Preface; Setting the Scene: Kant as a Philosopher for Theologians. Part I; Introduction; 1. Short biography; 2. General introduction to Kant's philosophy; Part II; Central ideas and main works and their relevance to theology; 3. Science and the Possibility Freedom, Morality and Religion: Critique of Pure Reason and the Critique of Judgement; 4. Kant's Moral Religion: Groundwork of the Metaphysic of Morals, Critique of Practical Reason, and Religion within the Boundaries of Mere Reason.; 5. Religious Institutions, 'Priestcraft' and the Enlightenment: Religion and 'What Is Enlightenment?'; Part III; Reception and Relevance: Past, Present and Future; 6. Kant's Reception in Theology; 7. Kant's Relevance to Theology Today.
Pamela Anderson is Professor of Philosophy of Religion in the University of Oxford and Fellow of Regent's Park College, Oxford, UK. Dr Jordan Bell is a Lecturer in Philosophy at Regent's Park College, University of Oxford, UK. His philosophical interests centre on the two-aspect interpretation of Kant's transcendental idealism and the theory of freedom which arises out of it.
'If you are in the market for a fast-moving, one volume
introduction to the new Kant, then this is the book for you...
Anderson and Bell cover a remarkable amount of material in a
commendably clear way.' --Sanford Lakoff
'Kant and Theology" is written in full awareness of the tendency of many theological readers to dismiss Kant as an especially pernicious advocate of autonomous Enlightenment reason who recognizes no limits to human rationality and volition. They are also aware of the many philosophical readers who simply by-pass Kant's religious concerns or else read them in strongly anti-theological ways. Nevertheless, Kant and Theology" presents the case that theology has much to learn from Kant and that there is much in Kant that can helpfully serve contemporary theological reflection, including those tendencies in contemporary theology indicated by such terms as feminism, embodiment, and hermeneutics. It covers basic elements in both the theoretical and the practical writings, and shows how the philosophical concern to understand the nature of knowledge can lead, via metaphysics, to those moral concerns that give religious language its abiding justification. It is clearly written and well-organized and will be of great help to students coming to Kant and to basic issues in the modern philosophy of religion for the first time.' - George Pattison, Lady Margaret Professor of Divinity, University of Oxford, UK. --Sanford Lakoff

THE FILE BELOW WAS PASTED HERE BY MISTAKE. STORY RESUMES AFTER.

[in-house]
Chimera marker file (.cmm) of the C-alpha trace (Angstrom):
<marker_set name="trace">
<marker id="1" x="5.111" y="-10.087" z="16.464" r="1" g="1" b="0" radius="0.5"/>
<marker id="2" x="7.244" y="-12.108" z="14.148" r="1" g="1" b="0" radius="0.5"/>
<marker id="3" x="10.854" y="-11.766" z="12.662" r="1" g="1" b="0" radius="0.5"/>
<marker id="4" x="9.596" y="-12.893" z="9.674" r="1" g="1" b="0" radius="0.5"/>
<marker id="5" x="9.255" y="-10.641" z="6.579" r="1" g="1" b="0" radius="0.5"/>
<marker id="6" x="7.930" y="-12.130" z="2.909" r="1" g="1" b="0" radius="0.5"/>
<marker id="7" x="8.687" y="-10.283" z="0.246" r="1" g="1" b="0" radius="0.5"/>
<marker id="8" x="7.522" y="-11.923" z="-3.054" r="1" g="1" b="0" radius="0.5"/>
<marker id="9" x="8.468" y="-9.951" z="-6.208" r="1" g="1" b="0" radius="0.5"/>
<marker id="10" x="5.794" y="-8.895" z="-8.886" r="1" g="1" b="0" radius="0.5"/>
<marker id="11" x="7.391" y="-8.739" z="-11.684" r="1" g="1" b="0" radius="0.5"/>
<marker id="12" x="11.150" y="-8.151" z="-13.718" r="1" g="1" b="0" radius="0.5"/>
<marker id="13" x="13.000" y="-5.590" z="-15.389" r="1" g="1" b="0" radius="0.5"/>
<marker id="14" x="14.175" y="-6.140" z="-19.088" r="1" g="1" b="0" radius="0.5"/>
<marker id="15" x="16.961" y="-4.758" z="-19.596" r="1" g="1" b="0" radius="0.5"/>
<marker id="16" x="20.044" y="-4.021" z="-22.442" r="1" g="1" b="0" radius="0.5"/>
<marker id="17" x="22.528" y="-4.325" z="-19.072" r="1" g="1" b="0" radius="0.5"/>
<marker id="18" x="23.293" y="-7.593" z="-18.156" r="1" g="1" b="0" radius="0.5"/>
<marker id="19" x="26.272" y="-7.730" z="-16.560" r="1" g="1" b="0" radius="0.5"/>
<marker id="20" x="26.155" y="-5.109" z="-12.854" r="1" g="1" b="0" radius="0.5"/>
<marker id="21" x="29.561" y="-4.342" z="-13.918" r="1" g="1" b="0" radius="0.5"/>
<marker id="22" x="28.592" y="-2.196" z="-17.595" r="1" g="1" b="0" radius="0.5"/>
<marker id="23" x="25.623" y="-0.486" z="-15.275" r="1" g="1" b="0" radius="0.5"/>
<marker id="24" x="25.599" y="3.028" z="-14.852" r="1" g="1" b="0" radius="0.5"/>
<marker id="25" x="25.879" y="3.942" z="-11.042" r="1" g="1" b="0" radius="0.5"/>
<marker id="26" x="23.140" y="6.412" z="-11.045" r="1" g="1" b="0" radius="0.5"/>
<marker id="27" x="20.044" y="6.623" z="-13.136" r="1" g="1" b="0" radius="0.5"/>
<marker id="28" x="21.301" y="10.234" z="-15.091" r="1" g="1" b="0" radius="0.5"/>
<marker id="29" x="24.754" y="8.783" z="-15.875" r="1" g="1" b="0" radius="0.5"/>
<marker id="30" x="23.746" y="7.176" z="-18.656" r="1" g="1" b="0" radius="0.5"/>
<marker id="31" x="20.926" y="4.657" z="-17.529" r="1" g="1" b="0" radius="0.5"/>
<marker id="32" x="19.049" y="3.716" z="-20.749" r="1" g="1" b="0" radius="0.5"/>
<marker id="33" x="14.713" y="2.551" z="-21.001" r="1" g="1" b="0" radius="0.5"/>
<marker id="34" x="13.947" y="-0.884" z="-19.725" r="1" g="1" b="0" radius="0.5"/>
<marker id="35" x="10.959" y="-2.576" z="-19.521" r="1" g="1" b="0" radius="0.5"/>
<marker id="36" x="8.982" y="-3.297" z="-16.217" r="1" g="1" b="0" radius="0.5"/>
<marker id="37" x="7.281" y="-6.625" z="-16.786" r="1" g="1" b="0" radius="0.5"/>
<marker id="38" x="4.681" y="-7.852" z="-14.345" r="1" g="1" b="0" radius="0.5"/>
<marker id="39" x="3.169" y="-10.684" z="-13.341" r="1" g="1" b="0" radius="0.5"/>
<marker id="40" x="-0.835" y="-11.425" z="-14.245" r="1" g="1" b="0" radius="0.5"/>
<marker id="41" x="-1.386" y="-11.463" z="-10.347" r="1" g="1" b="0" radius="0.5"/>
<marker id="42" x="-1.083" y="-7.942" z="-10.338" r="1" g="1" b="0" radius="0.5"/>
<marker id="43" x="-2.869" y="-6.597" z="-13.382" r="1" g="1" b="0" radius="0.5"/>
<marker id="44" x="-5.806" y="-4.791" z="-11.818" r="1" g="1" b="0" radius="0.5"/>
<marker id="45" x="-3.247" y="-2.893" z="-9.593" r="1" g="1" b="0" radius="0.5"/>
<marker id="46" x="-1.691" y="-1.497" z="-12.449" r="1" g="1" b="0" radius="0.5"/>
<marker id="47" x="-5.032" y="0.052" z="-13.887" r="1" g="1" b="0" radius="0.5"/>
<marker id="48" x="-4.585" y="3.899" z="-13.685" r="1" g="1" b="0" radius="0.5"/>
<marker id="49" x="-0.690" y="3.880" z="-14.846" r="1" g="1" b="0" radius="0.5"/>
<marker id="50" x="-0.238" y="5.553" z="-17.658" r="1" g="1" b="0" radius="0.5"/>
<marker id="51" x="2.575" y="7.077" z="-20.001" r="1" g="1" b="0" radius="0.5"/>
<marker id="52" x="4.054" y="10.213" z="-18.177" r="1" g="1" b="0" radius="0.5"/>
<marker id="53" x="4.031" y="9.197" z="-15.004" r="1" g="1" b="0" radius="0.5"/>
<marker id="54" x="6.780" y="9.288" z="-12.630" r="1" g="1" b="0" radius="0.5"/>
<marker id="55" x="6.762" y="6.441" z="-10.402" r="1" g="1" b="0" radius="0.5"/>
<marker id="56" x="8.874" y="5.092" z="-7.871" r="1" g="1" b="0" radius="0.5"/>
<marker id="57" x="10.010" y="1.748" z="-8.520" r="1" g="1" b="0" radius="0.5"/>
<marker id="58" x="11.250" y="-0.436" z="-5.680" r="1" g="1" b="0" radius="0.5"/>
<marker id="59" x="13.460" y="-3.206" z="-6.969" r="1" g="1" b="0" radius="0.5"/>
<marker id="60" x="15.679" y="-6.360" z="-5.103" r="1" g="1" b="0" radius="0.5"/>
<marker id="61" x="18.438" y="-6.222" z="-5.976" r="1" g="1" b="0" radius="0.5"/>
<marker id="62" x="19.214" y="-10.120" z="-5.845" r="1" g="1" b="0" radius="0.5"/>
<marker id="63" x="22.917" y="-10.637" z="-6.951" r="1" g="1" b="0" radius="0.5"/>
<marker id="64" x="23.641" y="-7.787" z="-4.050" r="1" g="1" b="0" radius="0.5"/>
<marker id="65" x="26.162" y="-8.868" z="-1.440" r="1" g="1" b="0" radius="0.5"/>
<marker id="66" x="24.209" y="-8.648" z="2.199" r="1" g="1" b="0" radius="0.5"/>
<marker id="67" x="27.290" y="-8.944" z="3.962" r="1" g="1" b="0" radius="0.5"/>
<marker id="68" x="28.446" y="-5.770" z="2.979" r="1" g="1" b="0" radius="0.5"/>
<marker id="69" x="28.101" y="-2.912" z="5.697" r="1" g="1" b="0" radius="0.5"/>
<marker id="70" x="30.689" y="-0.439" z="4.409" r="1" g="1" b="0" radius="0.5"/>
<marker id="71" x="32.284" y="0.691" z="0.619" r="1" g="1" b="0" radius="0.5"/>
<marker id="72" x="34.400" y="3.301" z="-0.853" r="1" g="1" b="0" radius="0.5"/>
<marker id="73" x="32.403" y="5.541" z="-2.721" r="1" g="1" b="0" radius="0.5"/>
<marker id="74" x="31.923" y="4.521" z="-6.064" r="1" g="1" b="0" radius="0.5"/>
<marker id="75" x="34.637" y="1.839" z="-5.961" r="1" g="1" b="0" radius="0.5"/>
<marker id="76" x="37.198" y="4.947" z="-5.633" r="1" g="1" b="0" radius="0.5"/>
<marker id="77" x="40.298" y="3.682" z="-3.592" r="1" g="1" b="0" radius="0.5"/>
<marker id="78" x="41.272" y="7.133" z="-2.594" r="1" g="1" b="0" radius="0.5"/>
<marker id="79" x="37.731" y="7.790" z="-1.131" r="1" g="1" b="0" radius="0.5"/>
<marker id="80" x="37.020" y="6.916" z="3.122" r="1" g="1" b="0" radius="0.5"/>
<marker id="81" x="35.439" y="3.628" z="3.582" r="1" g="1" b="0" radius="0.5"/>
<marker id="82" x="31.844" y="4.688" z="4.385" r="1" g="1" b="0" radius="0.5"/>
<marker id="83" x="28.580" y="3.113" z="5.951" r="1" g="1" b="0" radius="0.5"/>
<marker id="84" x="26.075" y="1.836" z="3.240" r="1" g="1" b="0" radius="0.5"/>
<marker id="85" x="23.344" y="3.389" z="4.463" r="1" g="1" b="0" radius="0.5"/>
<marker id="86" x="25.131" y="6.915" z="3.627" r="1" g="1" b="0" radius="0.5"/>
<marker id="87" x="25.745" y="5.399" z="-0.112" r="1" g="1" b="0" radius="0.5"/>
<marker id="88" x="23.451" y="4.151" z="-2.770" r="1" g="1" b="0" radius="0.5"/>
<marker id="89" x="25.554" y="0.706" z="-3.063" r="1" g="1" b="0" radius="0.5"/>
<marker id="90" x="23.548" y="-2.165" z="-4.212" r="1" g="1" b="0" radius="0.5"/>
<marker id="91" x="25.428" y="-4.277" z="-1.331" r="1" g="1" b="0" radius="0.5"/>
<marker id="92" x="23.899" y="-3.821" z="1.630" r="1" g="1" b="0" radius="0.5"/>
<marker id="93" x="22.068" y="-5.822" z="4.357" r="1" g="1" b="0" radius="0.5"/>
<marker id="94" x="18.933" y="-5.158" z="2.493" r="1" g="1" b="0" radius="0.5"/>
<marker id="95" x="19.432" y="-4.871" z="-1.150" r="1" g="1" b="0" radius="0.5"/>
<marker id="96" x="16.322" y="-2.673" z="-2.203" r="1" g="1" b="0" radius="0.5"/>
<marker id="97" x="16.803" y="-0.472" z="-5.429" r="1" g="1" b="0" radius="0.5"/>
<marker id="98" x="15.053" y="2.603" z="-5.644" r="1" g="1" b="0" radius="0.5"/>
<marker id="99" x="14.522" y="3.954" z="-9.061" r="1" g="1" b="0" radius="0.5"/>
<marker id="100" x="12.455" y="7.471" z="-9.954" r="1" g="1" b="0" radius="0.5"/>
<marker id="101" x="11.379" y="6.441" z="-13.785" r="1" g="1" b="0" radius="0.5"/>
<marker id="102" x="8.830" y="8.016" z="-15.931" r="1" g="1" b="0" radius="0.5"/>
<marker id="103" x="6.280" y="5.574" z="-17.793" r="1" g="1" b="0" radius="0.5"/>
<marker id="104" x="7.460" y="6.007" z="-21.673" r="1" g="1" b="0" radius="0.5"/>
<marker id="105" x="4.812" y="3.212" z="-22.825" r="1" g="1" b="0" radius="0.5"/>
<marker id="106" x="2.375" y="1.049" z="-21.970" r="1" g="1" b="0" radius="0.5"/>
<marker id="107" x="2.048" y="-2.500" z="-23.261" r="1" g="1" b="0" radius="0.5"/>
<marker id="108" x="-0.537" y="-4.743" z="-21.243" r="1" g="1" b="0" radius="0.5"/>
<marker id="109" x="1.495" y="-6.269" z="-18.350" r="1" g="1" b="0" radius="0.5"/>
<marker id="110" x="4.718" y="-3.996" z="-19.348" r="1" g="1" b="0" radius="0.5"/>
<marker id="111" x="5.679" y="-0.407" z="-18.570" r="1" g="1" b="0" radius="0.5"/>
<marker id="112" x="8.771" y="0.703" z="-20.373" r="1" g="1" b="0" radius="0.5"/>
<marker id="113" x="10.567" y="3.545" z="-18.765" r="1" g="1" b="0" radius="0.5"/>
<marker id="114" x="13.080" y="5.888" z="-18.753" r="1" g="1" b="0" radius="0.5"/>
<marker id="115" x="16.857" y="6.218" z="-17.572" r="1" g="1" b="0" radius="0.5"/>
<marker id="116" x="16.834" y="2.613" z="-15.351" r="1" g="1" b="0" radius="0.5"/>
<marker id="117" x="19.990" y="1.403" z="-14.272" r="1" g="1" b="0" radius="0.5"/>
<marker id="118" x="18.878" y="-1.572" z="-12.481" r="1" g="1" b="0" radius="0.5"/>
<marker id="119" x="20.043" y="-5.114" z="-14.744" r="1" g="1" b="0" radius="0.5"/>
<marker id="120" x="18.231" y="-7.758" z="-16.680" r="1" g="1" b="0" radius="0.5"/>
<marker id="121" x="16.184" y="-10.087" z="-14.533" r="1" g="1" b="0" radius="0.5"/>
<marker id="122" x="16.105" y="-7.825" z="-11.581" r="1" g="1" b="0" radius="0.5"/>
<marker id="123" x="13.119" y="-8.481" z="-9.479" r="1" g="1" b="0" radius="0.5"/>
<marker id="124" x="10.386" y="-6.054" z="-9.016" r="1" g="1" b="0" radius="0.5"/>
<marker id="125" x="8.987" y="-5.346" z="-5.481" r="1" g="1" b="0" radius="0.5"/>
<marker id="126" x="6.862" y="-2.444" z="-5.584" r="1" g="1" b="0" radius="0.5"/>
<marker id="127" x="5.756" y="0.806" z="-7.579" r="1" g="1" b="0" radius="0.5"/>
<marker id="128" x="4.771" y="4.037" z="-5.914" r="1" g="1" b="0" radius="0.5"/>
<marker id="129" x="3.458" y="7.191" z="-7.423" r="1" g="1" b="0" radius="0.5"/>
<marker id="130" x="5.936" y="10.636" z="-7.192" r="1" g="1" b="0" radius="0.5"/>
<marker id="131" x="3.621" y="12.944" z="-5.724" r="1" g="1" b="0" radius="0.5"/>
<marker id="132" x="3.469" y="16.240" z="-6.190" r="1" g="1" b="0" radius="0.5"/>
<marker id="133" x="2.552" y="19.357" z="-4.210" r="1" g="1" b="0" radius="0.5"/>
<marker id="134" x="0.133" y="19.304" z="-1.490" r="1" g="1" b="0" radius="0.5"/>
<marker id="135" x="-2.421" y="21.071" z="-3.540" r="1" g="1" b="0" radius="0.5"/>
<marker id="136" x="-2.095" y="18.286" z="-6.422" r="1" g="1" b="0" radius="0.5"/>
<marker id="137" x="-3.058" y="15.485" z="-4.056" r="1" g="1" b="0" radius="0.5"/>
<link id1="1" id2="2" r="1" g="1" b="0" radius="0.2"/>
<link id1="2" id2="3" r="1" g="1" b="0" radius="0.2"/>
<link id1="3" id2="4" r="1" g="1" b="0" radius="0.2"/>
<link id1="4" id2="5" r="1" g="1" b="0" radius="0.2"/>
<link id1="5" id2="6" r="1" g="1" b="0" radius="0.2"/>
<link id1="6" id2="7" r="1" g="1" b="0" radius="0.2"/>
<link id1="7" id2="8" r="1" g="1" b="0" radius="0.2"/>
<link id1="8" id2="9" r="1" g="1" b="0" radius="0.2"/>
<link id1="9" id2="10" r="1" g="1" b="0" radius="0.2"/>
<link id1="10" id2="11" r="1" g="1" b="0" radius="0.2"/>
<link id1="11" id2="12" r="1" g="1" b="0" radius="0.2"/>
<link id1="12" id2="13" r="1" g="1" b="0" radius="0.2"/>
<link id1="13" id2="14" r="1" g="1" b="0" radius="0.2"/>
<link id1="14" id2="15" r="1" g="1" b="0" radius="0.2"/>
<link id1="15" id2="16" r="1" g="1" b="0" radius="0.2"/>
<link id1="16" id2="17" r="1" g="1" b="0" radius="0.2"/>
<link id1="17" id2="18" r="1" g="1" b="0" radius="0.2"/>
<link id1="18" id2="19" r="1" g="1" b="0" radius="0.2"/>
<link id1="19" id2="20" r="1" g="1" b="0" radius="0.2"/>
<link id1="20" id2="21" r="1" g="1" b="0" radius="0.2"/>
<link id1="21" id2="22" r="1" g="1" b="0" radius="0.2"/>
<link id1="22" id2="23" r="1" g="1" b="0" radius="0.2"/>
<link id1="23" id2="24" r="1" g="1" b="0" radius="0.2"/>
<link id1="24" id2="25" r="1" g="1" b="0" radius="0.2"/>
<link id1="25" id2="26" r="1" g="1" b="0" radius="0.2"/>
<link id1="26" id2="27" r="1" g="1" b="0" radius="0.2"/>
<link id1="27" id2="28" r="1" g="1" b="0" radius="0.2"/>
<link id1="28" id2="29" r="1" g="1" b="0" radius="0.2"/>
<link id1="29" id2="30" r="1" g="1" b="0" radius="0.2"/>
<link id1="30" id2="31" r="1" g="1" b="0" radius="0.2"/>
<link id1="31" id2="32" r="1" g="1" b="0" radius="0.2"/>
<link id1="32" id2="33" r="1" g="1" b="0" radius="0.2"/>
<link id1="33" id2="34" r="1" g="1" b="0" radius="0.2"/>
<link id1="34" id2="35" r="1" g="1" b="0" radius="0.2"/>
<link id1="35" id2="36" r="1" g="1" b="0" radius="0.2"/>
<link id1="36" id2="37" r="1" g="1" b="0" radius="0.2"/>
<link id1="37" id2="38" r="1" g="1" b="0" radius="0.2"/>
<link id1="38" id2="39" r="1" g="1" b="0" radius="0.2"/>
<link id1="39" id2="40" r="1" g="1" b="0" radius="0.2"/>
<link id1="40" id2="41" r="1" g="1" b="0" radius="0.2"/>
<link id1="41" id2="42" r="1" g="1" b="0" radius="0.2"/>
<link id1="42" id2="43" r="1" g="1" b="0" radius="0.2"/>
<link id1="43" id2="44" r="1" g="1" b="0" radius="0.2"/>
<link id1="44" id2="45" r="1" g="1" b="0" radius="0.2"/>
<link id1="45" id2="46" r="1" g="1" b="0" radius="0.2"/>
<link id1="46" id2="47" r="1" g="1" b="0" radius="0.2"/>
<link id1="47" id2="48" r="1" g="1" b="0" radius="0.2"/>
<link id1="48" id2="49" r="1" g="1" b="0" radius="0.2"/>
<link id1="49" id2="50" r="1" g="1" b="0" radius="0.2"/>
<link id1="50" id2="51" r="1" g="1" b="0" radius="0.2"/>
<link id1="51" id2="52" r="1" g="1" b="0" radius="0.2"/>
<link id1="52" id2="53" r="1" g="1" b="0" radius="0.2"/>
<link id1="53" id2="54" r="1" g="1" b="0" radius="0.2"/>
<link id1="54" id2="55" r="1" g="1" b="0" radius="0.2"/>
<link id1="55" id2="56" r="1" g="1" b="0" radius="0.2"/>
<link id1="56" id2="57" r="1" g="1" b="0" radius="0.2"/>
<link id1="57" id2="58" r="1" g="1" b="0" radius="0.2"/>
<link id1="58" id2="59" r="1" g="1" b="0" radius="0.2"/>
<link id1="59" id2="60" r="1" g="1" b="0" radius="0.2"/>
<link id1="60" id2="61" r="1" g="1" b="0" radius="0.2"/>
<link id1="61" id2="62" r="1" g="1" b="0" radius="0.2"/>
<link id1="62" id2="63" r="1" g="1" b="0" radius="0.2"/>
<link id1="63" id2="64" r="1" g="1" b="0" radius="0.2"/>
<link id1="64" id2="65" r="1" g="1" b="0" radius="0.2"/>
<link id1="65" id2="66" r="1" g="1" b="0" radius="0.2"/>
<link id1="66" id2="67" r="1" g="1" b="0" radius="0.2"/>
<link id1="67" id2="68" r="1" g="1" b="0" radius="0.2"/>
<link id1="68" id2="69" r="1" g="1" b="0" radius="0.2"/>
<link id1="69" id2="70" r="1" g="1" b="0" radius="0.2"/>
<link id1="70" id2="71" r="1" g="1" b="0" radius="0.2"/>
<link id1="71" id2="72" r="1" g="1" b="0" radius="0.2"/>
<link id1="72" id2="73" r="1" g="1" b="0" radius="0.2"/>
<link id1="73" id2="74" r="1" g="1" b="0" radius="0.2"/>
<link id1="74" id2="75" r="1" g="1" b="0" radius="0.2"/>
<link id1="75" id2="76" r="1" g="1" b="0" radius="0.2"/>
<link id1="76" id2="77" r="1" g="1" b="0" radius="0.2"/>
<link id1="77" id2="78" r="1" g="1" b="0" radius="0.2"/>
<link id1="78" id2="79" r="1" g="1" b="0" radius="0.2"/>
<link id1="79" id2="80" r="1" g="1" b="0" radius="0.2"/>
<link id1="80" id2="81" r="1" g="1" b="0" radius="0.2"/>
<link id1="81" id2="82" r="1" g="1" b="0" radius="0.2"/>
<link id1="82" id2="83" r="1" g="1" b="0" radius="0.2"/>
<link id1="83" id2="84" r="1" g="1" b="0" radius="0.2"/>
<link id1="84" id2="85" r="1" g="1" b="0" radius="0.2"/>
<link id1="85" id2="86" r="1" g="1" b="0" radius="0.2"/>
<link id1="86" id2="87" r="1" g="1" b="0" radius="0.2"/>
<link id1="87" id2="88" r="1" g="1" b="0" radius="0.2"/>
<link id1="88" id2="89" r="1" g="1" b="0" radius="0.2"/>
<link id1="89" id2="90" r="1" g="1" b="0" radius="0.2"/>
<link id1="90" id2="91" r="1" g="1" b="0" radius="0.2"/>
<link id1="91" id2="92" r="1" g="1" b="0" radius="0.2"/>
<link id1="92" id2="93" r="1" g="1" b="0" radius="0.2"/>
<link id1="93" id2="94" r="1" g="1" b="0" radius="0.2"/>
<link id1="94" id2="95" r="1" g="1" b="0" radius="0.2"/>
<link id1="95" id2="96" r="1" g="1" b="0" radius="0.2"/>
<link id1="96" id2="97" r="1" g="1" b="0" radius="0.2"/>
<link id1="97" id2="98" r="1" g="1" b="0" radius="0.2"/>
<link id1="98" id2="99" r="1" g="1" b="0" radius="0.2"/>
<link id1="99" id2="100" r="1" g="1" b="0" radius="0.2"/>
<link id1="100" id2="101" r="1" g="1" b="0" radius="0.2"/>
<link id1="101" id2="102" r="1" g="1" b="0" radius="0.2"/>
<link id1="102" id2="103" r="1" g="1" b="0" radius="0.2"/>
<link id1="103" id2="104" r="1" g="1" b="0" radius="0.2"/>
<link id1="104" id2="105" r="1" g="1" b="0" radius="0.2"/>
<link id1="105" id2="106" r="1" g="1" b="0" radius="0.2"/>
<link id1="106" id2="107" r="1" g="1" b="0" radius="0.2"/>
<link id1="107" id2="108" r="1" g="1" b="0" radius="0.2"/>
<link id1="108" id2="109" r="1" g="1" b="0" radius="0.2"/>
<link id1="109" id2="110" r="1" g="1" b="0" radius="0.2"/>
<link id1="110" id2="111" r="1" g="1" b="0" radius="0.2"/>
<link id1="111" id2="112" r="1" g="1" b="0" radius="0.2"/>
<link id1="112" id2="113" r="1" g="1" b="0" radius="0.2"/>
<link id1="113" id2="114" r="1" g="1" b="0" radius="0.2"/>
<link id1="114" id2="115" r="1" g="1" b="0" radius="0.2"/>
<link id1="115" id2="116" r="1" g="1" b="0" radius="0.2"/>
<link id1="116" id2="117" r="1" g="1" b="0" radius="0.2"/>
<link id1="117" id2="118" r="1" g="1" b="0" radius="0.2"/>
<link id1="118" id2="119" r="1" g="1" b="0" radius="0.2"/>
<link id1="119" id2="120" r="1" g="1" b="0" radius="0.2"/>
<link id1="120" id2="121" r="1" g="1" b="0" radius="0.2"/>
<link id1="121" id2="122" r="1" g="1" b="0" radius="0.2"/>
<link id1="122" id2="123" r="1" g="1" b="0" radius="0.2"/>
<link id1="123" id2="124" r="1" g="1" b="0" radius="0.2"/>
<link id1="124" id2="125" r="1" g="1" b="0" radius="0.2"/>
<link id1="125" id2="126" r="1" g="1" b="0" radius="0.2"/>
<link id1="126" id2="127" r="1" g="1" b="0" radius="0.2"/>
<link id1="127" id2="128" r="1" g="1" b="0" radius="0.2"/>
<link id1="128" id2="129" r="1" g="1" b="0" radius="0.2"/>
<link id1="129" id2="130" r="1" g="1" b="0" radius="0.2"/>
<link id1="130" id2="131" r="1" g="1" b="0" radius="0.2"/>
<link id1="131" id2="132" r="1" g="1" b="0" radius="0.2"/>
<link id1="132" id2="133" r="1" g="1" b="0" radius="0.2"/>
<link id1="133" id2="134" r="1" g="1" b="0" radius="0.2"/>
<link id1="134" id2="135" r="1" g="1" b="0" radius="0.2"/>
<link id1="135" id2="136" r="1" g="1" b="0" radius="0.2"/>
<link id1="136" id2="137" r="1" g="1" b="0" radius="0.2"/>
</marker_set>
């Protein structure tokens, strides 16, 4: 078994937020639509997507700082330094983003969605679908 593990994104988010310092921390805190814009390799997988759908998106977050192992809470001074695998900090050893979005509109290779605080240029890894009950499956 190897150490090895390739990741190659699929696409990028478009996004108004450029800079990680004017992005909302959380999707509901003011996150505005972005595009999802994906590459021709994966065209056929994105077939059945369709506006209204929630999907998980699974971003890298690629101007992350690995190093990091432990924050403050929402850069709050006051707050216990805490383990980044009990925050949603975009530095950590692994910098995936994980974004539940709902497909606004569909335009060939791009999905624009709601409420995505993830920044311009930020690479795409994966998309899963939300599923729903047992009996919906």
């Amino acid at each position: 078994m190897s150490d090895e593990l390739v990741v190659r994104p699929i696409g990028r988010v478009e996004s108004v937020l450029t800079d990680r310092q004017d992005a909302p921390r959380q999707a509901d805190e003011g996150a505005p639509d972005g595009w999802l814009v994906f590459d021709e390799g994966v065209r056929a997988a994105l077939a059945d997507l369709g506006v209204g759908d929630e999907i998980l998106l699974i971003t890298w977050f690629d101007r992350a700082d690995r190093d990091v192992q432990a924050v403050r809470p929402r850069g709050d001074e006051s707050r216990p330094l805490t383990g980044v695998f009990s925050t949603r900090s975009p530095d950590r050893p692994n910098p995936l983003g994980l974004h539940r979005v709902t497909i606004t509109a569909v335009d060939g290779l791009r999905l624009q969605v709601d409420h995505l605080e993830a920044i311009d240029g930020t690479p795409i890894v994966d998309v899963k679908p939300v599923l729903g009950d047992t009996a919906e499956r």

"Think for yourself" is a message by Kant and is strongly stressed in this most readable, bold and well-written book. The boldness is connected with the authors' ambition to restore Kant's philosophy after the upsurge of feminism and postmodernism, demonstrating its relevance for theology and hermeneutics today. It is indeed an impressive achievement to present Kant in this accessible manner while capturing his intricate thought.' - Catharina Stenqvist, Centre for Theology and Religious Studies, Lund University, Sweden.--Sanford Lakoff
Anderson and Bell cover a remarkable amount of material in a commendably clear way. For the most part, Anderson and Bell present Kant in a splendidly accessible way; I would feel comfortable using it in a mid-lever undergraduate course.--R W Fischer